Despite the NEC decision and despite Owen Jones’ angry piece, Andrew Lewin believes that Labour is still a Pro-EU party and the one that can beat Farage.

To Labour voters who back a People’s Vote and are campaigning to remain in the EU, please ignore this angry article. It does not speak for the majority. The worst thing Labour supporters like Owen can do at the European Elections is lecture and patronise Remain voters.

Instead, let’s be honest about the progress made in moving Labour policy on Brexit forward, while recognising we are not where we need to be.

The good news:
– 203 Labour MPs voted for a People’s Vote in parliament;
– 34 Labour candidates have signed the @Remain_Labour pledge to campaign to give the country the final say on any Brexit deal and to vote Remain.

The @Remain_Labour pledge.

Less good news:

– The NEC decision confirms that backing a People’s Vote is an ‘option’, but did not commit to it unambiguously.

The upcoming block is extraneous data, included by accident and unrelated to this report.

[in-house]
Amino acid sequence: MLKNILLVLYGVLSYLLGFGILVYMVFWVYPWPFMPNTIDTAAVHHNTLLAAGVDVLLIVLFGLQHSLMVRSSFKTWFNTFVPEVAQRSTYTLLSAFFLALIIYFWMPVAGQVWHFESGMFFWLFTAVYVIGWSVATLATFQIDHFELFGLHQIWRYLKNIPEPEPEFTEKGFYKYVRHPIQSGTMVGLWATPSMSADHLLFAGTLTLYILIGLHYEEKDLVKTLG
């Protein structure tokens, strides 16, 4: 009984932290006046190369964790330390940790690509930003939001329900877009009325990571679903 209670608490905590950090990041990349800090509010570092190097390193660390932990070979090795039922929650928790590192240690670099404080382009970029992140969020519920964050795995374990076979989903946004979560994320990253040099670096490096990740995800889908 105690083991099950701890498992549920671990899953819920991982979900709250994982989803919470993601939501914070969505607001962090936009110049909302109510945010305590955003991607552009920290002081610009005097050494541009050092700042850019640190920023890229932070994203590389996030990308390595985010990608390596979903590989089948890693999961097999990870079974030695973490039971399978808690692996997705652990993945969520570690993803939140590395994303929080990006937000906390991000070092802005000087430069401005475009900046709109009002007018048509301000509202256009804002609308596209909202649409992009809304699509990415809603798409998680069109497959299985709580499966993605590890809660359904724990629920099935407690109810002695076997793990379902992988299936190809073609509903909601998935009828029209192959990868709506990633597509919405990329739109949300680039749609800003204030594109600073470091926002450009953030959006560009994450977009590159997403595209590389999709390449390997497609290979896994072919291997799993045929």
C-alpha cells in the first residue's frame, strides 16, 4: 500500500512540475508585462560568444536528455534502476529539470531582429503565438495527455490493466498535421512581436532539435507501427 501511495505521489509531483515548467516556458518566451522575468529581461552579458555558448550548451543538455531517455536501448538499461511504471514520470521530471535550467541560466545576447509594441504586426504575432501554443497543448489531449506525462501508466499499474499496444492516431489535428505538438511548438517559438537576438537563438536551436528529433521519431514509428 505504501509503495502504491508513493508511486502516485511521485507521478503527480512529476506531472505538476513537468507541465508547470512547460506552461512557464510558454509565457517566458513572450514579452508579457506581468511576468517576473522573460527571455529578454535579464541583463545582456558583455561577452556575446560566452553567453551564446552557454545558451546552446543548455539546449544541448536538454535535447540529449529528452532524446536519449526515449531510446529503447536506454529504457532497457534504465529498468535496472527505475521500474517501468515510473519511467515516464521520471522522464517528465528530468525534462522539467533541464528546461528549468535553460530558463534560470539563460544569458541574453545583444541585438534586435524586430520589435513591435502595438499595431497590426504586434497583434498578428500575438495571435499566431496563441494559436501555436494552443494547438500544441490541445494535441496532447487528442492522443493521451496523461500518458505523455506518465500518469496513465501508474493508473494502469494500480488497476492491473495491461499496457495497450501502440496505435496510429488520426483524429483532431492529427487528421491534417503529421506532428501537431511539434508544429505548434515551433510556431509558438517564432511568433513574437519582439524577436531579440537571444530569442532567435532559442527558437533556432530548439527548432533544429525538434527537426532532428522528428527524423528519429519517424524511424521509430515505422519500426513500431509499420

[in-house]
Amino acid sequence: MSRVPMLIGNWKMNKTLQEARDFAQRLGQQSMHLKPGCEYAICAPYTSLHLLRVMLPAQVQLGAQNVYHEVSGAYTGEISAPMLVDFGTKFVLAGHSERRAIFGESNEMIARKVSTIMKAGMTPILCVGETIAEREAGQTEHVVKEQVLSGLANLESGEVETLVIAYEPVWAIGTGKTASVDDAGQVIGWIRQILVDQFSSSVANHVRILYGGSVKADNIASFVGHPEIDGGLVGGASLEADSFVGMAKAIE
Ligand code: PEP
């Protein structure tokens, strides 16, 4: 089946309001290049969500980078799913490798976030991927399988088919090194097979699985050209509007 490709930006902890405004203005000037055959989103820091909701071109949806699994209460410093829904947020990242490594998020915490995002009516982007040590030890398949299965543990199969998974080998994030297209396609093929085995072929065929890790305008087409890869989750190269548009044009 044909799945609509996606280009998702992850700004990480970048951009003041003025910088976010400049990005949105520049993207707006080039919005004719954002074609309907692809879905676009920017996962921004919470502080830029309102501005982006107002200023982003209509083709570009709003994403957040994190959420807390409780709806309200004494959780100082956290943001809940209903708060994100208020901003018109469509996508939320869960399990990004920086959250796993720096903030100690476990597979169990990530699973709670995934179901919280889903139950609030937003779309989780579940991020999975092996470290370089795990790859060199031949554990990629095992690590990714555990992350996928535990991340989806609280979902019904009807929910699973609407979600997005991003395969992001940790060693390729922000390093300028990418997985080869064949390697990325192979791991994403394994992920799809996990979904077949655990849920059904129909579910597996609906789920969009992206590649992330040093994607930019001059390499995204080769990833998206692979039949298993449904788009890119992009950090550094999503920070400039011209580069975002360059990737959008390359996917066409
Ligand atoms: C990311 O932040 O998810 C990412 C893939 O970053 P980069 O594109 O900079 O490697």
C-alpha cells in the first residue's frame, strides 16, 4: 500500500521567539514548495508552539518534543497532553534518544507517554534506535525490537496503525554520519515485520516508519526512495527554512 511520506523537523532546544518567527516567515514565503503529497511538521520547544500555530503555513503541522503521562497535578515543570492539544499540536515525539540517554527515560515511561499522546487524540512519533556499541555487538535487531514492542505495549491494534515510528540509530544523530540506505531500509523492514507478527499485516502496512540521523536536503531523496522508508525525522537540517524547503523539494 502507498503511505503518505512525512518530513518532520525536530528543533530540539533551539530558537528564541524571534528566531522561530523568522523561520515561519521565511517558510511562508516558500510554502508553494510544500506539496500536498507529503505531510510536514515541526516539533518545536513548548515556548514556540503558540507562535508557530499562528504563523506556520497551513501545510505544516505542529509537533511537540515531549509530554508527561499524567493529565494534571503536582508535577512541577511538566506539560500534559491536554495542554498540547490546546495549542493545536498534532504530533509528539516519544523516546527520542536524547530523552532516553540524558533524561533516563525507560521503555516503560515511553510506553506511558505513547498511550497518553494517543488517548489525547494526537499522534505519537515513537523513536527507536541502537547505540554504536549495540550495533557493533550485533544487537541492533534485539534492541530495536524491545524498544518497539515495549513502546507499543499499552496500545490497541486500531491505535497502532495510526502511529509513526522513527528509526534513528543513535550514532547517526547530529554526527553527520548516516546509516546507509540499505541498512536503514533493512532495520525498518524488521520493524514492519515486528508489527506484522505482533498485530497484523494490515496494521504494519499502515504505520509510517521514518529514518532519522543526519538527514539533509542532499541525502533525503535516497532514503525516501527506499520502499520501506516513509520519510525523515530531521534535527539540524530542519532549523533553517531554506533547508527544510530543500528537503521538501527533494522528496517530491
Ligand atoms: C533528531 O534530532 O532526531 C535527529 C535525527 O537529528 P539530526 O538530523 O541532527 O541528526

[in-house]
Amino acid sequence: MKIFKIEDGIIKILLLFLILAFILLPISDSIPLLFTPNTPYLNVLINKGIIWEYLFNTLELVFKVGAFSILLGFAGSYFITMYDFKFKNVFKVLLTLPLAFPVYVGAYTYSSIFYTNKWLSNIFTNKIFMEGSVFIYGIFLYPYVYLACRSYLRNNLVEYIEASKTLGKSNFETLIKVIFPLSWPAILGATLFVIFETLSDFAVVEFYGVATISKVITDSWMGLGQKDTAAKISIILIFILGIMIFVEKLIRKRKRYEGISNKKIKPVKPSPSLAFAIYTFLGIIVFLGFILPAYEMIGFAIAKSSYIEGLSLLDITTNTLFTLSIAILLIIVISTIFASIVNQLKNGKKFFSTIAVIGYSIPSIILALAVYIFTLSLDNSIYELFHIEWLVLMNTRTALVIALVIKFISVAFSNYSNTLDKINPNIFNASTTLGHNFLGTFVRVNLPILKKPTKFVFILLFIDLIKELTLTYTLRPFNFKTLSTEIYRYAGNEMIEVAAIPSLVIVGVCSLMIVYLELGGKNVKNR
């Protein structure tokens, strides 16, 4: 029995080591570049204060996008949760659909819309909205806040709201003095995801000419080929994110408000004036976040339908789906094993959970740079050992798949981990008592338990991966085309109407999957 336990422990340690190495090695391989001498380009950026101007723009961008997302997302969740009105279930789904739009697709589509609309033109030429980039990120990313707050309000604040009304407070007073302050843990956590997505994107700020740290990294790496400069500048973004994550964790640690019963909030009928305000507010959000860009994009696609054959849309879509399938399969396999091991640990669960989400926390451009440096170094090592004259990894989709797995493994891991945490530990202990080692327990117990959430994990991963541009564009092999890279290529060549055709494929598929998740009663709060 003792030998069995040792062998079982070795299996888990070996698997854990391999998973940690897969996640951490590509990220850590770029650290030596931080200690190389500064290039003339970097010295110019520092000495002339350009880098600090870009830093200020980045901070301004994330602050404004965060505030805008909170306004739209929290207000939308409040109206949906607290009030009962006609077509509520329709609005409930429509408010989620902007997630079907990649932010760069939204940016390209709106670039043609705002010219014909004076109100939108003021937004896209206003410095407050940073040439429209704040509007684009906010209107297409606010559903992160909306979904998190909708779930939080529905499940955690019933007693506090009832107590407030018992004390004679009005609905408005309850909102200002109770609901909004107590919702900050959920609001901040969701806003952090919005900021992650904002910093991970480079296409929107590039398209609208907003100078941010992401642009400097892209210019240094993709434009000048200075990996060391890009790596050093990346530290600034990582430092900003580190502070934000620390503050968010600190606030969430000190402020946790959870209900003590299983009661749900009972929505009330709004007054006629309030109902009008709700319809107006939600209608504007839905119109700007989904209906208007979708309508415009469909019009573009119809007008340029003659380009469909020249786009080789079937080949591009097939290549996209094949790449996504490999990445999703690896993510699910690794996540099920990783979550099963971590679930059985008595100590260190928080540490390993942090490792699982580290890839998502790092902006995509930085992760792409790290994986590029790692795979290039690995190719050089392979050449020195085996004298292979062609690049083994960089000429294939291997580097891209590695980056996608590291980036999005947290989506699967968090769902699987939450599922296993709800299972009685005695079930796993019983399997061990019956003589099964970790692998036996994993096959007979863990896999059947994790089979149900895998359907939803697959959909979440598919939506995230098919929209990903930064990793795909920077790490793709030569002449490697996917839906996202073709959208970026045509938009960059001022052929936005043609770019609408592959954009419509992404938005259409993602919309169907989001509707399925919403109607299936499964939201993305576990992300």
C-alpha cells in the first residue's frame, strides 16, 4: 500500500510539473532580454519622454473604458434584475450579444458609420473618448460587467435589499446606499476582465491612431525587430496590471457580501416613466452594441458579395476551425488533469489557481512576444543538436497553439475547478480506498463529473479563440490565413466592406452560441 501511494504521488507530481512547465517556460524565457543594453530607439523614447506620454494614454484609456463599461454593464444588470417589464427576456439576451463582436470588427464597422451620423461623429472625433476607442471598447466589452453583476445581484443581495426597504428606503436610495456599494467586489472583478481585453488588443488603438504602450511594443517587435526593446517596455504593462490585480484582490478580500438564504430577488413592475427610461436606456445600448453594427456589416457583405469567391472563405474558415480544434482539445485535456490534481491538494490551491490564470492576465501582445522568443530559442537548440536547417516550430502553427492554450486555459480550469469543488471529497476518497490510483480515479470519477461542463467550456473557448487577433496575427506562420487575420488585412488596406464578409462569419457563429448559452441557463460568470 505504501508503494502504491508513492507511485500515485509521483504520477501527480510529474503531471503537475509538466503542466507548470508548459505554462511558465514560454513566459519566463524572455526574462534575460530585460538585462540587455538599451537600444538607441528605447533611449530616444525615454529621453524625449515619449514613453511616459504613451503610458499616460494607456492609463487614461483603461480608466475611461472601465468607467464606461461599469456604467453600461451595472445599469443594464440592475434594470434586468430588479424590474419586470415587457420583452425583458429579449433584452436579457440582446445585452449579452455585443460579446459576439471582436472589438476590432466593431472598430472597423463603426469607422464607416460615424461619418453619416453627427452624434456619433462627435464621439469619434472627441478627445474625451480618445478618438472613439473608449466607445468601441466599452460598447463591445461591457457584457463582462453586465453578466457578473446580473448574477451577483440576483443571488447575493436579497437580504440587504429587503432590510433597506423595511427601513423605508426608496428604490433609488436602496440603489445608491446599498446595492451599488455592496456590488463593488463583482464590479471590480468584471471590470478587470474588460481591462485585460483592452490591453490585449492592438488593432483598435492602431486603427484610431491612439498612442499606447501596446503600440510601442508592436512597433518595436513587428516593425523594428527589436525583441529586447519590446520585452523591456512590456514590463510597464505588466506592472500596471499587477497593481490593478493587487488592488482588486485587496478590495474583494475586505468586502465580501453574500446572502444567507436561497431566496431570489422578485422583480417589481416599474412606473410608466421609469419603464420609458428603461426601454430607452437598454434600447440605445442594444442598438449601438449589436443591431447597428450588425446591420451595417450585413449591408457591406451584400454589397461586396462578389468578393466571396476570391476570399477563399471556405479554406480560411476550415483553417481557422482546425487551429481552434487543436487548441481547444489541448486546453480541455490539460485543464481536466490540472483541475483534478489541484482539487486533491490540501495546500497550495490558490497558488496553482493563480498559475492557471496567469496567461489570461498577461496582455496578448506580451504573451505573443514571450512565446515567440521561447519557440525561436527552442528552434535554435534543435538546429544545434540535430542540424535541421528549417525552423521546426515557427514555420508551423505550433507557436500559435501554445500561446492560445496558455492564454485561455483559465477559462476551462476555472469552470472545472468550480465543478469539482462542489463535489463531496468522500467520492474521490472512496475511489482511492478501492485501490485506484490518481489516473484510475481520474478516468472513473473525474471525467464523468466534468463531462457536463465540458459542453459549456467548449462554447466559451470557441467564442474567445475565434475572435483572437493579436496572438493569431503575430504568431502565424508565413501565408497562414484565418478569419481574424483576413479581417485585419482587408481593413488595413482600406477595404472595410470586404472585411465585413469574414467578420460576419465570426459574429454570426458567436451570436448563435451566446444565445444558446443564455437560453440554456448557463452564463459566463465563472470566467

Remain campaigners have every reason to be frustrated. But instead of attacking them (as Owen does), we need to convince them to stick with Labour.

There are lots of good reasons to back Labour candidates in the European Elections. One is the likelihood of Farage topping the poll if Remain voters leave Labour and the vote fractures in multiple directions. But that cannot be our sole argument.

Just as importantly...

– Labour candidates for the European Elections are overwhelmingly Pro-EU;
– 34 have already signed the pledge, which commits to campaigning for a final say and voting Remain;
– Every Labour MEP will join the Progressive Alliance of Socialists and Democrats (S&D) group in Brussels.

Yes, the NEC decision has made it harder for Remain voters to back Labour in the European Elections, not easier.

The way to win them back in the next three weeks is not to attack them (like Owen) but to show that Labour is still a Pro-EU party and the one that can beat Farage.🔷

Liked this story?
Found it useful?
Heres what you can do next:

Support our writers!

Support our magazine!

Share this story on social media.

(This piece was first published as a Twitter thread and turned into the above article, with the author’s consent, with the purpose of reaching a larger audience. It has been minorly edited and corrected. | The author of the tweets writes in a personal capacity.)

Creative Commons License

(Cover: Wikimedia/ILovetheEU - Manchester Brexit protest for the 2017 Conservative Conference. | 1 Oct 2017. / Licensed under a Creative Commons Attribution-ShareAlike 4.0 International License.)